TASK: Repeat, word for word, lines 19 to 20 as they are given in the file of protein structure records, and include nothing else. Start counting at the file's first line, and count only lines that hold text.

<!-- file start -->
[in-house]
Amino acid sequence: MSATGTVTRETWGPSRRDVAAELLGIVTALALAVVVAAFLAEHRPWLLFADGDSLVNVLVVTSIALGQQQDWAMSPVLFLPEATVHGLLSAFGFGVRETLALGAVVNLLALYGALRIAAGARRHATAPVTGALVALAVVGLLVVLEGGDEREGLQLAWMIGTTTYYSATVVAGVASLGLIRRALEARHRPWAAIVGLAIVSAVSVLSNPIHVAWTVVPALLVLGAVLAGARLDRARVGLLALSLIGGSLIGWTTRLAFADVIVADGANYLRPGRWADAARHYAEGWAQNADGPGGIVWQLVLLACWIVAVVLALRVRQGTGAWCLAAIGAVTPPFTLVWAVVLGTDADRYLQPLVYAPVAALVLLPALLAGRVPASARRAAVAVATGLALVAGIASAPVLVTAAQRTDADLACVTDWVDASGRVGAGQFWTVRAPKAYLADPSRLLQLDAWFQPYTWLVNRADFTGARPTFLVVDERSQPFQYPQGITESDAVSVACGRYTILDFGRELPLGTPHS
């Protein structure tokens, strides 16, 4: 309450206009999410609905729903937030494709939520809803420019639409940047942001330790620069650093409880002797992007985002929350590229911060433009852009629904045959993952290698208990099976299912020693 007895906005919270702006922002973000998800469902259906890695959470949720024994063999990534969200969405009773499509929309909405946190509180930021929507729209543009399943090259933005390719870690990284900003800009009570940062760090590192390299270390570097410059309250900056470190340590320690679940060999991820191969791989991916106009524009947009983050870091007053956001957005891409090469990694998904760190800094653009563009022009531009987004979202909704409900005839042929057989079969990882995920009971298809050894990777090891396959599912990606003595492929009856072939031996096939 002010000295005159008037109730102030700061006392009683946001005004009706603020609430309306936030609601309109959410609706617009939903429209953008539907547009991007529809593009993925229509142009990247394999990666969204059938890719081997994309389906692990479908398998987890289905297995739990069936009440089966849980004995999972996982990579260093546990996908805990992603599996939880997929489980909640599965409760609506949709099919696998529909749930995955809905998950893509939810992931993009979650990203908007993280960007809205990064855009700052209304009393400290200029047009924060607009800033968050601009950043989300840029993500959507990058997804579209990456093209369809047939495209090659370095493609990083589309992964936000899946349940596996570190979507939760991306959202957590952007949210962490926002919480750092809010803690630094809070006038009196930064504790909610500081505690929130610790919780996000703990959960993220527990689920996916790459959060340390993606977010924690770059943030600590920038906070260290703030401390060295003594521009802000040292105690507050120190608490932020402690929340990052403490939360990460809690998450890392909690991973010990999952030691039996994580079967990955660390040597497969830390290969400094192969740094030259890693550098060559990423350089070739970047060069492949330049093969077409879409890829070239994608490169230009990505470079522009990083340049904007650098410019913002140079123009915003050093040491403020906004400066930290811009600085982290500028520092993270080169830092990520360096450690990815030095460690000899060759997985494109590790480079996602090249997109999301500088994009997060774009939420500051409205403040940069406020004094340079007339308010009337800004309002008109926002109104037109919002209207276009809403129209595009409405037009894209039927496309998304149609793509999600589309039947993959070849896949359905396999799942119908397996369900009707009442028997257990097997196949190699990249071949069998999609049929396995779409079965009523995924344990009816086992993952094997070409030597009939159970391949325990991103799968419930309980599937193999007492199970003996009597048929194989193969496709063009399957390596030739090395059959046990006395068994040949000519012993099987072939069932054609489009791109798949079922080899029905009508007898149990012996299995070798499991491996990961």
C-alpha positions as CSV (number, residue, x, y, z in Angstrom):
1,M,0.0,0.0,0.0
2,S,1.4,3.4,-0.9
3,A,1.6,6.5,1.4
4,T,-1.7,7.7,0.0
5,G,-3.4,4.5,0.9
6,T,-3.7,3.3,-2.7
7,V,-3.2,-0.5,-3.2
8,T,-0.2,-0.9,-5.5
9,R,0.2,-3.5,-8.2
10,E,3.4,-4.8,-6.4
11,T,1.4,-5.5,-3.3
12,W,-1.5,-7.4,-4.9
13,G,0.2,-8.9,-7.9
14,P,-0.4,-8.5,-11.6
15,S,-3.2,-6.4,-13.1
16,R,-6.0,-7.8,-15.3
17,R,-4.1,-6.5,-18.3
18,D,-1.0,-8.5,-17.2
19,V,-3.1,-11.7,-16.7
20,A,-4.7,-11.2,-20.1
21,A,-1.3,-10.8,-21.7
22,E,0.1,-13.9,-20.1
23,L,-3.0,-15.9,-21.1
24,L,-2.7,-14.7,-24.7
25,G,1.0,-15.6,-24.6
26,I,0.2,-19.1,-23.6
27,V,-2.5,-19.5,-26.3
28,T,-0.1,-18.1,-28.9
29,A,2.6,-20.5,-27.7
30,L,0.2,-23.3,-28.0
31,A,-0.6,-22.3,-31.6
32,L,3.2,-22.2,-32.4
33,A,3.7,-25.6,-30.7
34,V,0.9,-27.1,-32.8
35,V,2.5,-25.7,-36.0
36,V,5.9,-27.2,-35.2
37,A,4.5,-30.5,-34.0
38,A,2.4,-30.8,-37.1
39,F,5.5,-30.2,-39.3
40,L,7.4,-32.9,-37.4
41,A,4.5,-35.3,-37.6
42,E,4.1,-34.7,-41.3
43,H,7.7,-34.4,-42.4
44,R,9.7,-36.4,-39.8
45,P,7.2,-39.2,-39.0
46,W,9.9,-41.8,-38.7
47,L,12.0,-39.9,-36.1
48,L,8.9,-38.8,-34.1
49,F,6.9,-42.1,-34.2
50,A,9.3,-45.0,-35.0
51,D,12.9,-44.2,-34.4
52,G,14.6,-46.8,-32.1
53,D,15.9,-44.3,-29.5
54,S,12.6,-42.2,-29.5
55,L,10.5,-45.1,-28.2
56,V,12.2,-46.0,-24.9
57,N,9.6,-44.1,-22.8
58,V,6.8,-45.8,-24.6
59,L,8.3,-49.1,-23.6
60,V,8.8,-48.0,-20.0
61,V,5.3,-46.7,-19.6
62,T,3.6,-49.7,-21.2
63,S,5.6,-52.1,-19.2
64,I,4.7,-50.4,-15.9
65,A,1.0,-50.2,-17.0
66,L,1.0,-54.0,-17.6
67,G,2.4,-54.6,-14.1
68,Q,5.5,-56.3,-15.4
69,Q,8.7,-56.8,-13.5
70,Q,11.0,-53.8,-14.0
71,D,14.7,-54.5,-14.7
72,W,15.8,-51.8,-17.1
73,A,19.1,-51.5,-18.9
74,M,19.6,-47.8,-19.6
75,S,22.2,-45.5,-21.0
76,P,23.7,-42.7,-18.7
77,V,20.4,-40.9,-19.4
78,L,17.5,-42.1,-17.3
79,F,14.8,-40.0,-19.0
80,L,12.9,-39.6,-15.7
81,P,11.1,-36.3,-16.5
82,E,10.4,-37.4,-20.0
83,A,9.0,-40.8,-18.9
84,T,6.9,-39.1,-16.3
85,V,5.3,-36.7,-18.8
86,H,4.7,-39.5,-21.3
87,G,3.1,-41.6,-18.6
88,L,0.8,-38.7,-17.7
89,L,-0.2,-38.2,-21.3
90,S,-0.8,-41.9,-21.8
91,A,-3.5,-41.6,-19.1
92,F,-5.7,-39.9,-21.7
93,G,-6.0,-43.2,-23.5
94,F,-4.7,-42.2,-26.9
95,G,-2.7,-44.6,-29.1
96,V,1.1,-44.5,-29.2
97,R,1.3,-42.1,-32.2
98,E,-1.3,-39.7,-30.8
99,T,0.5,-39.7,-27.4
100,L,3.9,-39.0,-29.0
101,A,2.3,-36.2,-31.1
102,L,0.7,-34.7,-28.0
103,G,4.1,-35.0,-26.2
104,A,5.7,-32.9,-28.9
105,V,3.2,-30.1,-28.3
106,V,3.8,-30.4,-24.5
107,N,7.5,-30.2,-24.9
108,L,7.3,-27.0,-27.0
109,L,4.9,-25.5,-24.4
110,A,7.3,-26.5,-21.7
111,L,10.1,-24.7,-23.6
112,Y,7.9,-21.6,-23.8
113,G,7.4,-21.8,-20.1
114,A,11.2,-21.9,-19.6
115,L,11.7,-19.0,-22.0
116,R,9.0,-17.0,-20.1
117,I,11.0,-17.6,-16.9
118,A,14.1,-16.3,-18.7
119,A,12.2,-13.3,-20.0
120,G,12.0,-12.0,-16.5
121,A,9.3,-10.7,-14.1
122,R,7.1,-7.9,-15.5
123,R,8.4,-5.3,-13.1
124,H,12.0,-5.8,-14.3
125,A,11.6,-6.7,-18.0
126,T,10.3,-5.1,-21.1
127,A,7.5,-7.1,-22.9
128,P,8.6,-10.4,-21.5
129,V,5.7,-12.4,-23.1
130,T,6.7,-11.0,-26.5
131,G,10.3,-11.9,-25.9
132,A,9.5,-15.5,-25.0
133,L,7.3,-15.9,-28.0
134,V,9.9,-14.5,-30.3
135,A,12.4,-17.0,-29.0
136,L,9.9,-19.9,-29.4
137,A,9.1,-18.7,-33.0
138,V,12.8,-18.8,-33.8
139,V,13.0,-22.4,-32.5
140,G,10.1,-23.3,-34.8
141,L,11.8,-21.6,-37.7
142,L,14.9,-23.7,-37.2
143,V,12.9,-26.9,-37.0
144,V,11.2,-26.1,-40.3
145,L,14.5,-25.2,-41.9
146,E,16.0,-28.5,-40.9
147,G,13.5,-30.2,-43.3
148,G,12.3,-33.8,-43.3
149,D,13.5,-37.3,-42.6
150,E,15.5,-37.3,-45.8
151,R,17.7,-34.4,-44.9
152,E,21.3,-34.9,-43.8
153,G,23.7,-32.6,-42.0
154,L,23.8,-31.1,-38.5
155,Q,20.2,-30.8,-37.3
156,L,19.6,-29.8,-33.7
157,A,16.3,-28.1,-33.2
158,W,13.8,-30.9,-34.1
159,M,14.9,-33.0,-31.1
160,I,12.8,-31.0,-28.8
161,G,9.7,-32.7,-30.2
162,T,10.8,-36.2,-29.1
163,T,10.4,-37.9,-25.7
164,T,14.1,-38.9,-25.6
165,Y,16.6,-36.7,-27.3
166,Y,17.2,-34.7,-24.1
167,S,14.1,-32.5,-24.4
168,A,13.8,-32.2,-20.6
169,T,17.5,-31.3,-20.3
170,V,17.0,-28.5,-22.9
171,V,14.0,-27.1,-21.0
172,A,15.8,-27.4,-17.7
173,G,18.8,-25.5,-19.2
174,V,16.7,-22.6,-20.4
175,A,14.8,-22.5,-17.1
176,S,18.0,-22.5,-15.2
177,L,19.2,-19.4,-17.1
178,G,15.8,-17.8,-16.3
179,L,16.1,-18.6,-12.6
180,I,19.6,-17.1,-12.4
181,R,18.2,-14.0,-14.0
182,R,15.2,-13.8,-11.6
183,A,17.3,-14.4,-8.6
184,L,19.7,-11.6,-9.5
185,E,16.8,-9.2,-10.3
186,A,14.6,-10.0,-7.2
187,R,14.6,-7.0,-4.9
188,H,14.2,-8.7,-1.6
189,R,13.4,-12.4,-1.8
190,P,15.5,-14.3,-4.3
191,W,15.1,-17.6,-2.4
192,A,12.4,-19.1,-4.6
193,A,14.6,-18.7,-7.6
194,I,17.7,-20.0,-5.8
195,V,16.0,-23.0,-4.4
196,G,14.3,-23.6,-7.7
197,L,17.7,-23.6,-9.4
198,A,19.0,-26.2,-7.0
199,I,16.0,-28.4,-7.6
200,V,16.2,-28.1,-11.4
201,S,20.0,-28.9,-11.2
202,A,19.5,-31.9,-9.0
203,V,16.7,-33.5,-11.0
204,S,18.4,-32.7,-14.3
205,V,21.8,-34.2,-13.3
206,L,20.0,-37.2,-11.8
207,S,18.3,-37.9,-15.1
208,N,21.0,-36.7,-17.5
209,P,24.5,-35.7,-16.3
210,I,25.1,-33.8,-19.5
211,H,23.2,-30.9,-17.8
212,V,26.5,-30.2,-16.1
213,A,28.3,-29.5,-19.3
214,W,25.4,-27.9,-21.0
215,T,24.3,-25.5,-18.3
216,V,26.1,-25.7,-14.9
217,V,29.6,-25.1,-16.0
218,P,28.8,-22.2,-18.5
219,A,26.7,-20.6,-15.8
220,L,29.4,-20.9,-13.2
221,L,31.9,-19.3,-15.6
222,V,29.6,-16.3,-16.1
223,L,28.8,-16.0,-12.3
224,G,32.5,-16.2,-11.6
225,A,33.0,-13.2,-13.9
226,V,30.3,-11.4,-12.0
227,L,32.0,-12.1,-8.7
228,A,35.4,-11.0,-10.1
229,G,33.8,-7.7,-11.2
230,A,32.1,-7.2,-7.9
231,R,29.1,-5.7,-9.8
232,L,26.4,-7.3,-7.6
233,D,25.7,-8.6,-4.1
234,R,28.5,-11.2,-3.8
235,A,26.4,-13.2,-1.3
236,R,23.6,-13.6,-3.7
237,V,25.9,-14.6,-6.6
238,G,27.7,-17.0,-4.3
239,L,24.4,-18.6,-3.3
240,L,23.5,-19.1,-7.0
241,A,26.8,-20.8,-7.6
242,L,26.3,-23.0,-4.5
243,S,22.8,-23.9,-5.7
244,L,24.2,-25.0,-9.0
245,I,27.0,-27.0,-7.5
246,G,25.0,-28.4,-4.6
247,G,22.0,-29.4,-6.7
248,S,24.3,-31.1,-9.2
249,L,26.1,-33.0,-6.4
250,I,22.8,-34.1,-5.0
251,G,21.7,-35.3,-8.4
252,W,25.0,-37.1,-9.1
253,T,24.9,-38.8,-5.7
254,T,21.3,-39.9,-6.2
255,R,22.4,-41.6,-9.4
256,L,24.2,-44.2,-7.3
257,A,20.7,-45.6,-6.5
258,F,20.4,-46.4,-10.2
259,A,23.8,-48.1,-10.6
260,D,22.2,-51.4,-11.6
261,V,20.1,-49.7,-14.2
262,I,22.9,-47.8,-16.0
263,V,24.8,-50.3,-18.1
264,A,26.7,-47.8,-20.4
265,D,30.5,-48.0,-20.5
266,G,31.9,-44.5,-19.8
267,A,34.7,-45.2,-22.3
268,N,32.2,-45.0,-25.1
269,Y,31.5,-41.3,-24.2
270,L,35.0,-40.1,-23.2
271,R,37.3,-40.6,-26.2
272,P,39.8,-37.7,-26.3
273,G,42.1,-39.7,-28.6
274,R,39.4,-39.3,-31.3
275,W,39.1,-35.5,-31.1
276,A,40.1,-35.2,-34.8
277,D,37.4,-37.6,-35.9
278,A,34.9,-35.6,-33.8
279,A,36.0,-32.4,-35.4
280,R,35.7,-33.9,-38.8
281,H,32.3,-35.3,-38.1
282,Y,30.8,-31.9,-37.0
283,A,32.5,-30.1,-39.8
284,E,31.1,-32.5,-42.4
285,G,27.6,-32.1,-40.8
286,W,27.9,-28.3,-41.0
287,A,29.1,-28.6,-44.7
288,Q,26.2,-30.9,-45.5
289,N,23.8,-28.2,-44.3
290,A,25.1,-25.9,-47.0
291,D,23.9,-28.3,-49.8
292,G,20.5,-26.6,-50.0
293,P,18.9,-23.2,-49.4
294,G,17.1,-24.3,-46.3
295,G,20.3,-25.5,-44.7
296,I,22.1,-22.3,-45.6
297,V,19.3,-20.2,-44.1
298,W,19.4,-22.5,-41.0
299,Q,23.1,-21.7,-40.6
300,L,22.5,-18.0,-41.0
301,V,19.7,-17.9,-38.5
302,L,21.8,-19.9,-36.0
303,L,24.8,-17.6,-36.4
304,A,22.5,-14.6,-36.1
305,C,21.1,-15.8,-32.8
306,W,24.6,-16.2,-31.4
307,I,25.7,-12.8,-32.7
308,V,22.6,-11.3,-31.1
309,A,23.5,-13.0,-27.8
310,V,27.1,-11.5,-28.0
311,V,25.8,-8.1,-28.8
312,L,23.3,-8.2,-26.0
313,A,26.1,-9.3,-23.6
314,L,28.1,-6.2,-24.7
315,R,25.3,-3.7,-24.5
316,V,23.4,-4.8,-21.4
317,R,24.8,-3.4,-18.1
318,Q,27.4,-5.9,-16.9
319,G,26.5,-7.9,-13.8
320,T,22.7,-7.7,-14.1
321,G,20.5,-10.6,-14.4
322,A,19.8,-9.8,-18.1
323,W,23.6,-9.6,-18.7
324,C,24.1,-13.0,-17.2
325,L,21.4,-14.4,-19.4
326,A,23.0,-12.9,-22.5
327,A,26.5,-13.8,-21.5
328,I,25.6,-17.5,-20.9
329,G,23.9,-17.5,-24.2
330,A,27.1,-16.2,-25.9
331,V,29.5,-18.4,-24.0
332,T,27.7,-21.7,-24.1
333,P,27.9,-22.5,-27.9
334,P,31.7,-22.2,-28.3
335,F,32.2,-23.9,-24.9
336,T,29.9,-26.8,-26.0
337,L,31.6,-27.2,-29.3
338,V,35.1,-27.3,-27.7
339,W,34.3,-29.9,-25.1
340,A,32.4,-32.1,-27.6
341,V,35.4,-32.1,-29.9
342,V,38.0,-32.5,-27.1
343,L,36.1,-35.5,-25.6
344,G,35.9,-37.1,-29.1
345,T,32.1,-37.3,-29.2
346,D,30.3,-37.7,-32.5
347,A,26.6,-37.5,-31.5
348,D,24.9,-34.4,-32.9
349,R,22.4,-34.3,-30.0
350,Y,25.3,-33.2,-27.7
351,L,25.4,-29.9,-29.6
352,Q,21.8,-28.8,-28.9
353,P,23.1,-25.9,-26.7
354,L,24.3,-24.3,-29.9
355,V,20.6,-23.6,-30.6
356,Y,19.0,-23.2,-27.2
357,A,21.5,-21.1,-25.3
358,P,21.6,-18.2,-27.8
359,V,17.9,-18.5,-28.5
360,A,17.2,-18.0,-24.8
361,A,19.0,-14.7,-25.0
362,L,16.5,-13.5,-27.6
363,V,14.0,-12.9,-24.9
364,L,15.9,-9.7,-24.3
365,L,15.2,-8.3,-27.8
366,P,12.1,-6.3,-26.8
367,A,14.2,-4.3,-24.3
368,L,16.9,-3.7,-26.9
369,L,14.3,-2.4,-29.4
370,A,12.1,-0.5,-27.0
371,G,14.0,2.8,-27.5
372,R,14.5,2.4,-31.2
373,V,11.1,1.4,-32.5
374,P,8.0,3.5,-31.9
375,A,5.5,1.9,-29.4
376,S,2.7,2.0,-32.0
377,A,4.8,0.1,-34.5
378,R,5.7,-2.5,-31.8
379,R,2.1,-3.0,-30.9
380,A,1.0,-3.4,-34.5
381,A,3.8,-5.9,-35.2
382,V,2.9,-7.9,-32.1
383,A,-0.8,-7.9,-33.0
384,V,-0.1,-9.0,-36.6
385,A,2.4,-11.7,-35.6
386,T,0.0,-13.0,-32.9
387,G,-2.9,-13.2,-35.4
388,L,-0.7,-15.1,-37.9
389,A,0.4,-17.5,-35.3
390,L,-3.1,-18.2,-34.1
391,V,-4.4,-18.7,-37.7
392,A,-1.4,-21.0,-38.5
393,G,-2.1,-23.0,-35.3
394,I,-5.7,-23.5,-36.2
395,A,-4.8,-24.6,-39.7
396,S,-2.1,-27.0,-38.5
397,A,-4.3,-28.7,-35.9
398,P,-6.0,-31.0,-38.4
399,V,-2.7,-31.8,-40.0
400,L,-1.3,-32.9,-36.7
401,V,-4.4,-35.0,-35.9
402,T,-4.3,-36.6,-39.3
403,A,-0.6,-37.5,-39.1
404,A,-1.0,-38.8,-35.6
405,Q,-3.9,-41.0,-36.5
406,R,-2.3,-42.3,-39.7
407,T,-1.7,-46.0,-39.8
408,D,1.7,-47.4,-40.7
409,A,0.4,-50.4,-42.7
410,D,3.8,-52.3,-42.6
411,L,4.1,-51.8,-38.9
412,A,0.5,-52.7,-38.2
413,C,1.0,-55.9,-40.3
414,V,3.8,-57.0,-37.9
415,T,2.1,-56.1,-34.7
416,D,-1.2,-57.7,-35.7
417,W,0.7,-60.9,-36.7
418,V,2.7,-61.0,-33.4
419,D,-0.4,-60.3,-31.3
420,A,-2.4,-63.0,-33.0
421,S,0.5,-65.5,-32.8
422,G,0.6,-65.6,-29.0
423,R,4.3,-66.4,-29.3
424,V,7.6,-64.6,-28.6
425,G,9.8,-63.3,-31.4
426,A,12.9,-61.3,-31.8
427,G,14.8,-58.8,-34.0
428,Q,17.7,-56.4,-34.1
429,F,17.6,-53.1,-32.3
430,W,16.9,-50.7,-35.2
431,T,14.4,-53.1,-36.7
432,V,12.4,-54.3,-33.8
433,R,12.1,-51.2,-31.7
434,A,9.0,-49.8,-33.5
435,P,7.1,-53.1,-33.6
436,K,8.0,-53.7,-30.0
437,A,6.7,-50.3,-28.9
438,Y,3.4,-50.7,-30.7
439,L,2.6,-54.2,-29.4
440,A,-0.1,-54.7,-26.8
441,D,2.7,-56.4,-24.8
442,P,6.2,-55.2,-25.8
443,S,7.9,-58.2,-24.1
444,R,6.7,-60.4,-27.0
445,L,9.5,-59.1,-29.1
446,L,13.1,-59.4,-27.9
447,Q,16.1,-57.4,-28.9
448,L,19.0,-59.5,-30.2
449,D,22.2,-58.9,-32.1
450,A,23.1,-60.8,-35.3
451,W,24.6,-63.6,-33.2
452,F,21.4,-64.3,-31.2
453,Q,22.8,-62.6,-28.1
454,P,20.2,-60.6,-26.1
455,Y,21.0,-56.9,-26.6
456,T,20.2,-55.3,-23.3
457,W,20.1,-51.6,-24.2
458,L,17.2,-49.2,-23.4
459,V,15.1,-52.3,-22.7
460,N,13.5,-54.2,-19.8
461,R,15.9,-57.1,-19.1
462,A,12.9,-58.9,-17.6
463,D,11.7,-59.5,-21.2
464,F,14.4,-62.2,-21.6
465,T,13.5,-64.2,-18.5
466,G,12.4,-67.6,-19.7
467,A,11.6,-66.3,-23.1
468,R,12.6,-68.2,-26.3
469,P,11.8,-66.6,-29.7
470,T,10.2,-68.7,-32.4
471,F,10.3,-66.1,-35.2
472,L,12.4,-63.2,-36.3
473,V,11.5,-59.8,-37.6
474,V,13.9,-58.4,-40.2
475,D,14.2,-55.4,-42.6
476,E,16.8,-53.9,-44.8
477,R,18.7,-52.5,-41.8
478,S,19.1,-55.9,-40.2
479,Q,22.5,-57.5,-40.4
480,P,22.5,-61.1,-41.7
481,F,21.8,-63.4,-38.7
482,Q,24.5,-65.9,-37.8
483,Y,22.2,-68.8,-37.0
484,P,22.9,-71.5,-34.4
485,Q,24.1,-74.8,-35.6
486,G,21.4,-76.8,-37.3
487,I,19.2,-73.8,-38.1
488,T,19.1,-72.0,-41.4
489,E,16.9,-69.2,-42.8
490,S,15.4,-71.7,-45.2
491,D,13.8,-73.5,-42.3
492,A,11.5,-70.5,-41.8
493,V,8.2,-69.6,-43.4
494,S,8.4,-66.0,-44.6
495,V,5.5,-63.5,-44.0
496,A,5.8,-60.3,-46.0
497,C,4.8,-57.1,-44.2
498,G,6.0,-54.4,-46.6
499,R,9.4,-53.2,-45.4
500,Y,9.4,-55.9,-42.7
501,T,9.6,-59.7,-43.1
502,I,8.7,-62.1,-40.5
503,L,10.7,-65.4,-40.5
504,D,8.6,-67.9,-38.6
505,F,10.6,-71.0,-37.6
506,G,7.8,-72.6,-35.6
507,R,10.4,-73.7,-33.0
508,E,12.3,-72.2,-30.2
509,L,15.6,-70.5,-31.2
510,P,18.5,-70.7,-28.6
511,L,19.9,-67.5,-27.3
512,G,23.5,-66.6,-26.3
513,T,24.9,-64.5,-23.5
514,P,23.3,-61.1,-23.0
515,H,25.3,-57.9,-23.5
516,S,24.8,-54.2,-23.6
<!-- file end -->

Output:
15,S,-3.2,-6.4,-13.1
16,R,-6.0,-7.8,-15.3